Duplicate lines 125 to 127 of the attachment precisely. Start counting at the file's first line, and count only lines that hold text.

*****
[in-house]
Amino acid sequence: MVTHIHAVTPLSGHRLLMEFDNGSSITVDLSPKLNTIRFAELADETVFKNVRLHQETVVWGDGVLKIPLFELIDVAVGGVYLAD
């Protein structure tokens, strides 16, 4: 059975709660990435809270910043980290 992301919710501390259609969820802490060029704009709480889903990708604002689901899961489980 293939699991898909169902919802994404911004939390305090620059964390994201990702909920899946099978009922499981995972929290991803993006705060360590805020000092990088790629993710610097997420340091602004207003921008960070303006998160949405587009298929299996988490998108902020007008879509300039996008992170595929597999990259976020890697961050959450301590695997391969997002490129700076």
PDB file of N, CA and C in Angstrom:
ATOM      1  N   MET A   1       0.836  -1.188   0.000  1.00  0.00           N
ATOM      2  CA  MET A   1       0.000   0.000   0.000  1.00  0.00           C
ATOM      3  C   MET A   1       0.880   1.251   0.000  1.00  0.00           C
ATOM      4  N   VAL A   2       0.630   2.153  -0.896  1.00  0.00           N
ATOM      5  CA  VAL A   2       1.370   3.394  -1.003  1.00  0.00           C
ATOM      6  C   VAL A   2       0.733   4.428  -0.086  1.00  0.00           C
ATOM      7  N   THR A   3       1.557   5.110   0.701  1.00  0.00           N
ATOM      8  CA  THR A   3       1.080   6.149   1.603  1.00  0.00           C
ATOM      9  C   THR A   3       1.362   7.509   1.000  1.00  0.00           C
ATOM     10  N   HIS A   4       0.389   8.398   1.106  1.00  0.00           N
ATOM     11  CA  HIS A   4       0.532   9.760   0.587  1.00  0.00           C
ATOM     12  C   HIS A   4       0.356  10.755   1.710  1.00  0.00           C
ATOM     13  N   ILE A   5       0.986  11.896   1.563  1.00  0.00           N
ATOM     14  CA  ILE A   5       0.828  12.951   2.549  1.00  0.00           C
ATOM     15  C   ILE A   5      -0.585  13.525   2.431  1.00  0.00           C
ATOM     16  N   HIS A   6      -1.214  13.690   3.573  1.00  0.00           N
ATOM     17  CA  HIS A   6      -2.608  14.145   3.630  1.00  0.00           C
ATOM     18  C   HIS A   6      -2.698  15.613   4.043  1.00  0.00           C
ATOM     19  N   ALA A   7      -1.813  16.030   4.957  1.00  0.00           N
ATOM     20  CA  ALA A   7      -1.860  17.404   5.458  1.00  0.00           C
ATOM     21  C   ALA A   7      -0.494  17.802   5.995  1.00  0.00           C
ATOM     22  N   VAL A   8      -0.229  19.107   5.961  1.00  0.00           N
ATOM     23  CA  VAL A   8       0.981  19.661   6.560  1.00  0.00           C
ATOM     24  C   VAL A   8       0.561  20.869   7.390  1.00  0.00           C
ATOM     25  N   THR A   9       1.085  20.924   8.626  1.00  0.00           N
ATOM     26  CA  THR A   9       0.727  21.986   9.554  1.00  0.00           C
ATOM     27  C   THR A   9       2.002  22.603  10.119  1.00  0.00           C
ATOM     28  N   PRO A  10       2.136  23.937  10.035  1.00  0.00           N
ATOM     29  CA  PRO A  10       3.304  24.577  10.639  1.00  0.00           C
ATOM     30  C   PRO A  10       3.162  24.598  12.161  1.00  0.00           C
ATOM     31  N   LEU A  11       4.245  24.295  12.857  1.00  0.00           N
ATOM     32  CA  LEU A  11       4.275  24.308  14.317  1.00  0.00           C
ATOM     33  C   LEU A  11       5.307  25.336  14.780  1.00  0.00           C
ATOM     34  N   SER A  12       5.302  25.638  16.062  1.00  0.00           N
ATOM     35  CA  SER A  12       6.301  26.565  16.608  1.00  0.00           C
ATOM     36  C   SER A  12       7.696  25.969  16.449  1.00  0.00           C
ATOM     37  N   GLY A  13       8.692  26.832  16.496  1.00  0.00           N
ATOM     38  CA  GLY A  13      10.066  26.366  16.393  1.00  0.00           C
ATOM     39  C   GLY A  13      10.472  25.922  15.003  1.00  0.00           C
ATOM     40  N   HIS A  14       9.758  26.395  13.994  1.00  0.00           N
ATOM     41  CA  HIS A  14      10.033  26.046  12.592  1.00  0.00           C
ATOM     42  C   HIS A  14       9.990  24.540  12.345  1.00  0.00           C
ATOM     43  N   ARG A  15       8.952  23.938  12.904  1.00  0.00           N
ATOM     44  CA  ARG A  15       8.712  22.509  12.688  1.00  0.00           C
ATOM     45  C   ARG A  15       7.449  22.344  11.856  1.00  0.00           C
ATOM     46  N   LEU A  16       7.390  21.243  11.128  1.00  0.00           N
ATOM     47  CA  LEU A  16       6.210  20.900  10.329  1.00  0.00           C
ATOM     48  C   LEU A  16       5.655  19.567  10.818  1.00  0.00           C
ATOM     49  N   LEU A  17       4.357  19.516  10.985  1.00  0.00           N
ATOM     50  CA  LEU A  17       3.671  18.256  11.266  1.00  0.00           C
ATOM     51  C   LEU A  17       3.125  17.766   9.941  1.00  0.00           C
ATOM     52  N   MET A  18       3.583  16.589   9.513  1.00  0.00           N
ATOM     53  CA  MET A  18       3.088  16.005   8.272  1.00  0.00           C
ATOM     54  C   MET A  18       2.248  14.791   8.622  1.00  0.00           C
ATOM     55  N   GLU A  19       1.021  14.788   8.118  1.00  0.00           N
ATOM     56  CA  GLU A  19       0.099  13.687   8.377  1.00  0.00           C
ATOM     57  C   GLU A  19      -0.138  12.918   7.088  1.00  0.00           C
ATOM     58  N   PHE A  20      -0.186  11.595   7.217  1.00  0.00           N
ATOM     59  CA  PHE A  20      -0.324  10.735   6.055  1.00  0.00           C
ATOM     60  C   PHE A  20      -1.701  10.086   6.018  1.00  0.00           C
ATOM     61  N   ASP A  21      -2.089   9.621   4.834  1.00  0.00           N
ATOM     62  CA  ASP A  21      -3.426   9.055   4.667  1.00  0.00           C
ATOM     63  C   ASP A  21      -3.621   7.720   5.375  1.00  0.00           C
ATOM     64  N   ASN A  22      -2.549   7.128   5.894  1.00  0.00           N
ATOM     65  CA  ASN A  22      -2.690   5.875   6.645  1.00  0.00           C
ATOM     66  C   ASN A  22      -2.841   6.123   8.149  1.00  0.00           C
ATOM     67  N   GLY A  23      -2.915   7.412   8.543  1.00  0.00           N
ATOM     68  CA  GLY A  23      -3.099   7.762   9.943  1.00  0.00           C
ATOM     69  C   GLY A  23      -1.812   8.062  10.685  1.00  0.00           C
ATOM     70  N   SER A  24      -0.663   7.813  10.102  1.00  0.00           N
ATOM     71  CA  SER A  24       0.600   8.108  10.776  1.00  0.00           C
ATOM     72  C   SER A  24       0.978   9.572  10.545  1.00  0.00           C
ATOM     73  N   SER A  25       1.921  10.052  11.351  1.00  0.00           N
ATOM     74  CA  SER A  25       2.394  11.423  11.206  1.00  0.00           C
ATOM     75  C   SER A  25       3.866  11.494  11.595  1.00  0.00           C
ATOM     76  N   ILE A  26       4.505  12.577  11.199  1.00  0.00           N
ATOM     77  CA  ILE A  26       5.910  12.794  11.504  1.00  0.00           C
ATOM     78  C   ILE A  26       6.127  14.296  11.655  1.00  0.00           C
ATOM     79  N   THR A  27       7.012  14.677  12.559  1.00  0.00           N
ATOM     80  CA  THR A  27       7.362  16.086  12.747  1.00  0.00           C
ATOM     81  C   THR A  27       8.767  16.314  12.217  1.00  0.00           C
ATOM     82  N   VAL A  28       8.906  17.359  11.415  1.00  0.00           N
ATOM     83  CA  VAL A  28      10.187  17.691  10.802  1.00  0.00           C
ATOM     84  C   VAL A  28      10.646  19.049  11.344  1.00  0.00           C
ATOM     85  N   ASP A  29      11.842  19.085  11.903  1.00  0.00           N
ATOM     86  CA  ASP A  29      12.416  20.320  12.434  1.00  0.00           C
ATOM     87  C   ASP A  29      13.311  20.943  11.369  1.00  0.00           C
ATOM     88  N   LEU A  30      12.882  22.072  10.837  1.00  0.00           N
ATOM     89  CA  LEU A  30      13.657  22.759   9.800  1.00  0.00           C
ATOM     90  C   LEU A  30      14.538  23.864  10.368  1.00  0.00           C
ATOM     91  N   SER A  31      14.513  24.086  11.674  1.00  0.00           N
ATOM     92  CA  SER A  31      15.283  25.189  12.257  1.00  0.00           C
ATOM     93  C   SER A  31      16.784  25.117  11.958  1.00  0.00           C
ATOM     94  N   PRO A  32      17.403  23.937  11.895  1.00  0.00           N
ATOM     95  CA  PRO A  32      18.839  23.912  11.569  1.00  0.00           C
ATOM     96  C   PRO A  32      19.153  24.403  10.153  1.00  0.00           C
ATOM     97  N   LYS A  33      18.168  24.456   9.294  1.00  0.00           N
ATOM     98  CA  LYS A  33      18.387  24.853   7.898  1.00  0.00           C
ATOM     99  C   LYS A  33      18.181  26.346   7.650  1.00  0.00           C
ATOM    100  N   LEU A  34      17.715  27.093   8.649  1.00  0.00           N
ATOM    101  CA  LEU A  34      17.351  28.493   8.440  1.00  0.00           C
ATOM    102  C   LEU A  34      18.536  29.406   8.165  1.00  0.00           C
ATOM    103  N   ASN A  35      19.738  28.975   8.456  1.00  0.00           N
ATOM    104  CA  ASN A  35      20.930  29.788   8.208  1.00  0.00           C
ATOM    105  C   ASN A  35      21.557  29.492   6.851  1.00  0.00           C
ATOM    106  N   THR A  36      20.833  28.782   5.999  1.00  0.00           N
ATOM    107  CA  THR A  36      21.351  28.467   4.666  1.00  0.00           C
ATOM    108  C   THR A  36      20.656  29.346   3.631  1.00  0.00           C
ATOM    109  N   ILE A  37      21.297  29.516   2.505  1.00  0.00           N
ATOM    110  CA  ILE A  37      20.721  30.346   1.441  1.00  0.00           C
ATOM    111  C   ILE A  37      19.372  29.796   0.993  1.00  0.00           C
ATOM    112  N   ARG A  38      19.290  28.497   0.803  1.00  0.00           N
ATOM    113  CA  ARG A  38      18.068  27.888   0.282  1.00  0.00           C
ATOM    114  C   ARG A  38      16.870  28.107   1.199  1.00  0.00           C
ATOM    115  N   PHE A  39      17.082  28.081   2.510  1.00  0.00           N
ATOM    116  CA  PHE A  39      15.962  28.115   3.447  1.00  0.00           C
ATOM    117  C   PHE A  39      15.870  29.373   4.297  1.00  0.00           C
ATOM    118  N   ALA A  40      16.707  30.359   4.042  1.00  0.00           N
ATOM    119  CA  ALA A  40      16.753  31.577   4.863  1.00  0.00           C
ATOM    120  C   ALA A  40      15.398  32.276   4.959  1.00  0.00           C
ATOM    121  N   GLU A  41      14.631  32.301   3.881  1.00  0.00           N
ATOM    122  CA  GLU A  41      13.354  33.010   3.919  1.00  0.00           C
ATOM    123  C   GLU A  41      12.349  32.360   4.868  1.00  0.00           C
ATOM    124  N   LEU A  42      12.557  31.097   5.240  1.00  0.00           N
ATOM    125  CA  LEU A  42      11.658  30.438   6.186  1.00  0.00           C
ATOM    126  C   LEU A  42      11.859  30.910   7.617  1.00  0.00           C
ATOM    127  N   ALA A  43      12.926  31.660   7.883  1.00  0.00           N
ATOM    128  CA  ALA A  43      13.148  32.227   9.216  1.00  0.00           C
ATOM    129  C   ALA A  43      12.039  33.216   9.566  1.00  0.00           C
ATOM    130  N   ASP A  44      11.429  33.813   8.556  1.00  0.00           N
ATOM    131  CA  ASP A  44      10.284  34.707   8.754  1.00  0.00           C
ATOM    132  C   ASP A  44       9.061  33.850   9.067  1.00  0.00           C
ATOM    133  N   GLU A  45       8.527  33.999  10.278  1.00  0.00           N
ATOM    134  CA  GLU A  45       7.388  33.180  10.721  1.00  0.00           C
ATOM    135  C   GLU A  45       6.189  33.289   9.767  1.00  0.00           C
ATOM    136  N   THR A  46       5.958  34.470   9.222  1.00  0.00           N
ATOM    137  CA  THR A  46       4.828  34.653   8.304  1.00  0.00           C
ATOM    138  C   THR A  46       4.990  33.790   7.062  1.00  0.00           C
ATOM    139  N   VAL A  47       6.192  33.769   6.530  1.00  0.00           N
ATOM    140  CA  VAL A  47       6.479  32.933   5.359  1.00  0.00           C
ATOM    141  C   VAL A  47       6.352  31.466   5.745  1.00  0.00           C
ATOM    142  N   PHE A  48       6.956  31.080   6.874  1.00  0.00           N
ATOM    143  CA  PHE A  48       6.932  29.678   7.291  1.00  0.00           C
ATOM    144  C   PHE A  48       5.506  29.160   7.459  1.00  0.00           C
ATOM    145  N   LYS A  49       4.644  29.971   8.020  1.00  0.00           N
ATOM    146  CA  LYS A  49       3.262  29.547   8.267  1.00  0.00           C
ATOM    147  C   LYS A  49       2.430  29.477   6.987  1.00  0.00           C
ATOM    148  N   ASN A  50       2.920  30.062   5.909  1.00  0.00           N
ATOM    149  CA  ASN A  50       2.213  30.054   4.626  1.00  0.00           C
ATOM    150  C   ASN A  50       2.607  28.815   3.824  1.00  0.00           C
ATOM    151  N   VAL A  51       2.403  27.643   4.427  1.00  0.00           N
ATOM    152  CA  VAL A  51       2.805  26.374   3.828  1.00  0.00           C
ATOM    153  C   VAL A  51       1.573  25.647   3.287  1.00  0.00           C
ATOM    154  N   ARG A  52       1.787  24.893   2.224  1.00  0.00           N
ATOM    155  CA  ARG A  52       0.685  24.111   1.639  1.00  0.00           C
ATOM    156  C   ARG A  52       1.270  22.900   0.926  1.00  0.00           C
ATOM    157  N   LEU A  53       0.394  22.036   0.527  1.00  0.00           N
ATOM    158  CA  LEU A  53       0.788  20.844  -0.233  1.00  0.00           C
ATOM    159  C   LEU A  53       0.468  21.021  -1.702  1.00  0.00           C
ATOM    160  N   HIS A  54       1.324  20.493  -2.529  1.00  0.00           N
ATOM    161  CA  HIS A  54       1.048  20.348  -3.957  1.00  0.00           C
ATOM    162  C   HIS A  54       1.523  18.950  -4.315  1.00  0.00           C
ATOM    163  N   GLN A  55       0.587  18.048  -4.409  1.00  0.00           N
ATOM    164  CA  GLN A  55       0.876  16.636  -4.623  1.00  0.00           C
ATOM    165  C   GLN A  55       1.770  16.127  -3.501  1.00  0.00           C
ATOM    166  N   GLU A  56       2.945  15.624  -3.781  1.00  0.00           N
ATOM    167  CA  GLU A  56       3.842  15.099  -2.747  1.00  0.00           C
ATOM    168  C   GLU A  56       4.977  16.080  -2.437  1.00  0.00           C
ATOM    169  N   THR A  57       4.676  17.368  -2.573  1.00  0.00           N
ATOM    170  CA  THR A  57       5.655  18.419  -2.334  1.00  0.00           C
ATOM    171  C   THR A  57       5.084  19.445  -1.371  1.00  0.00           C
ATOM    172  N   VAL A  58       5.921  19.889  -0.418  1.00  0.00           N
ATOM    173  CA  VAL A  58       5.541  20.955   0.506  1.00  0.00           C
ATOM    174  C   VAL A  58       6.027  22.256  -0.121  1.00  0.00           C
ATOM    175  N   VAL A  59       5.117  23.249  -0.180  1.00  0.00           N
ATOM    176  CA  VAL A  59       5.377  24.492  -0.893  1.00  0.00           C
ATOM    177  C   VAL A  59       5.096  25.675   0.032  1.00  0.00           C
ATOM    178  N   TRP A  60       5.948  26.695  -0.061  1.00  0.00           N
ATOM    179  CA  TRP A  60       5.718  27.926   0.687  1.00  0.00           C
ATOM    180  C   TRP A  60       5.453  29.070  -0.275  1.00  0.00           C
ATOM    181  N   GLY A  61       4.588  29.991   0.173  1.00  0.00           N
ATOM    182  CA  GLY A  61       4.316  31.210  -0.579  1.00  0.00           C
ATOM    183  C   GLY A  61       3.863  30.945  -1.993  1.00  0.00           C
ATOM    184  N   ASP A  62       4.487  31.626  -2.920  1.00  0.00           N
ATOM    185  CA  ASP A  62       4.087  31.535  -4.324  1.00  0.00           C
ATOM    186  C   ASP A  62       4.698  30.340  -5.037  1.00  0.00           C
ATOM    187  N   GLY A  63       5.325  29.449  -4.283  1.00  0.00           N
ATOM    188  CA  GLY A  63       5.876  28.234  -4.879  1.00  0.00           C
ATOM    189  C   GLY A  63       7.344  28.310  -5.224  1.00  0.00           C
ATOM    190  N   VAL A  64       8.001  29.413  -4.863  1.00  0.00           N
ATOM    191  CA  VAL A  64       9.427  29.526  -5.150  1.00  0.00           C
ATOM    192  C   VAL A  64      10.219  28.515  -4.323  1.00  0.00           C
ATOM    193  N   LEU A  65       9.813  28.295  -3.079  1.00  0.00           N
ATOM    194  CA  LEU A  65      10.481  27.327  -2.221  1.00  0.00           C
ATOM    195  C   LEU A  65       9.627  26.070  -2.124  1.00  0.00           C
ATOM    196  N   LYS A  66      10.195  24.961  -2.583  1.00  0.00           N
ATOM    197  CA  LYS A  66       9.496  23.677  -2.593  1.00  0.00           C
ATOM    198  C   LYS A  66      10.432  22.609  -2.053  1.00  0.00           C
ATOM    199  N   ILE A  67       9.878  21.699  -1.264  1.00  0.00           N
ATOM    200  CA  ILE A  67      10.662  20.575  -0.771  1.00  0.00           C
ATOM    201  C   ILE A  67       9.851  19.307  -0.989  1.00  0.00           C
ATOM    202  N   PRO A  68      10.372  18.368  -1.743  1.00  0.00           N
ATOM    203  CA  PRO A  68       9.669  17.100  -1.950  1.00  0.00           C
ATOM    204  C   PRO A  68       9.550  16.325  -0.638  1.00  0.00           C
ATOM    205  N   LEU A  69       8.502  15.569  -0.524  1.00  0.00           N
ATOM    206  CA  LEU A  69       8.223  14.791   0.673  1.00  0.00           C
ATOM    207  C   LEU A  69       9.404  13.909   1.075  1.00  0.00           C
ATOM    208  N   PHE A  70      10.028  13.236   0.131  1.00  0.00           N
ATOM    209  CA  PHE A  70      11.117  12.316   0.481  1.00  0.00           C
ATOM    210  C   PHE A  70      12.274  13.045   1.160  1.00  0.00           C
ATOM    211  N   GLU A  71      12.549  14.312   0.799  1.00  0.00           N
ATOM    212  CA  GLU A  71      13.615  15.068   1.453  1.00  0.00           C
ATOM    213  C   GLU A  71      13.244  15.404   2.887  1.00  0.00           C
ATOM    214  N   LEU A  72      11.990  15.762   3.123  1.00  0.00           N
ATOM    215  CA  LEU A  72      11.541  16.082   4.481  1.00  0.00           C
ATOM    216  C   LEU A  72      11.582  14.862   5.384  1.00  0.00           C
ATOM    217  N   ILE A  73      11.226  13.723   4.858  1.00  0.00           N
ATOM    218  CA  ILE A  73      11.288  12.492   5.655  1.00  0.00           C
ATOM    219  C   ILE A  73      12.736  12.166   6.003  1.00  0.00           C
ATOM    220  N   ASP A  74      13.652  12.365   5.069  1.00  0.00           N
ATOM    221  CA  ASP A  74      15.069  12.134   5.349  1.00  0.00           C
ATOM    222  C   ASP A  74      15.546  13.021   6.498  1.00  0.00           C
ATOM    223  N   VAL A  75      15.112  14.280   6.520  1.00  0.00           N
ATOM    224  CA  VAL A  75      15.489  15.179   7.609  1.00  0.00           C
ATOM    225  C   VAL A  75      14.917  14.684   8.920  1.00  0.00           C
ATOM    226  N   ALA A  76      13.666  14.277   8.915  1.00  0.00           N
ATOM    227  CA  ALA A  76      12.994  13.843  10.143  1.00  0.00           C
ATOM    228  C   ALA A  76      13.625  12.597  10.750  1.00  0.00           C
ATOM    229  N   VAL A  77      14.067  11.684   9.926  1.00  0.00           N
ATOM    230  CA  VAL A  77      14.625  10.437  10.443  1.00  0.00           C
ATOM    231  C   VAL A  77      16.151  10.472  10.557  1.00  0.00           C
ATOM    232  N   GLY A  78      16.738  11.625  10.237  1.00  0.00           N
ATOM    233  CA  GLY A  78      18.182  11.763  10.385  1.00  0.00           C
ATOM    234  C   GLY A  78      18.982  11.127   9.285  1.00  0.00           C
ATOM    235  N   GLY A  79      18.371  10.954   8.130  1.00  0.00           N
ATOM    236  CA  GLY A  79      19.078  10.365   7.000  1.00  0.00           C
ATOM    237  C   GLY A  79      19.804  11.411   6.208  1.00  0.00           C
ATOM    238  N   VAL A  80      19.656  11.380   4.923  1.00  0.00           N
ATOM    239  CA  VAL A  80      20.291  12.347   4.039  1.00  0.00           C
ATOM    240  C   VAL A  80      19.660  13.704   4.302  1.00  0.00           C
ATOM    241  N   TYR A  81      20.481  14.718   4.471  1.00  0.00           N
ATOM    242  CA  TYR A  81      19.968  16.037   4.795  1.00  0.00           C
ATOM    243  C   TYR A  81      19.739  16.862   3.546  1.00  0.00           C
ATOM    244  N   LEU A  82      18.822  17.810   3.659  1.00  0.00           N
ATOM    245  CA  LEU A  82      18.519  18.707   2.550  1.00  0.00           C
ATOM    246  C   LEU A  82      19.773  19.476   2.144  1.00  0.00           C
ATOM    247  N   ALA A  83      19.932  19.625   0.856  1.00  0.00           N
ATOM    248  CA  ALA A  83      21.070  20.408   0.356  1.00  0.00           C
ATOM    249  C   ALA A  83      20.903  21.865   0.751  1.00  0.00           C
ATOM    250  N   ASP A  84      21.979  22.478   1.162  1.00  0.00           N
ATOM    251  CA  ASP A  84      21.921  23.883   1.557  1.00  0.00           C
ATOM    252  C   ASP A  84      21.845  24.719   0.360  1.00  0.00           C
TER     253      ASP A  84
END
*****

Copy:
ATOM    121  N   GLU A  41      14.631  32.301   3.881  1.00  0.00           N
ATOM    122  CA  GLU A  41      13.354  33.010   3.919  1.00  0.00           C
ATOM    123  C   GLU A  41      12.349  32.360   4.868  1.00  0.00           C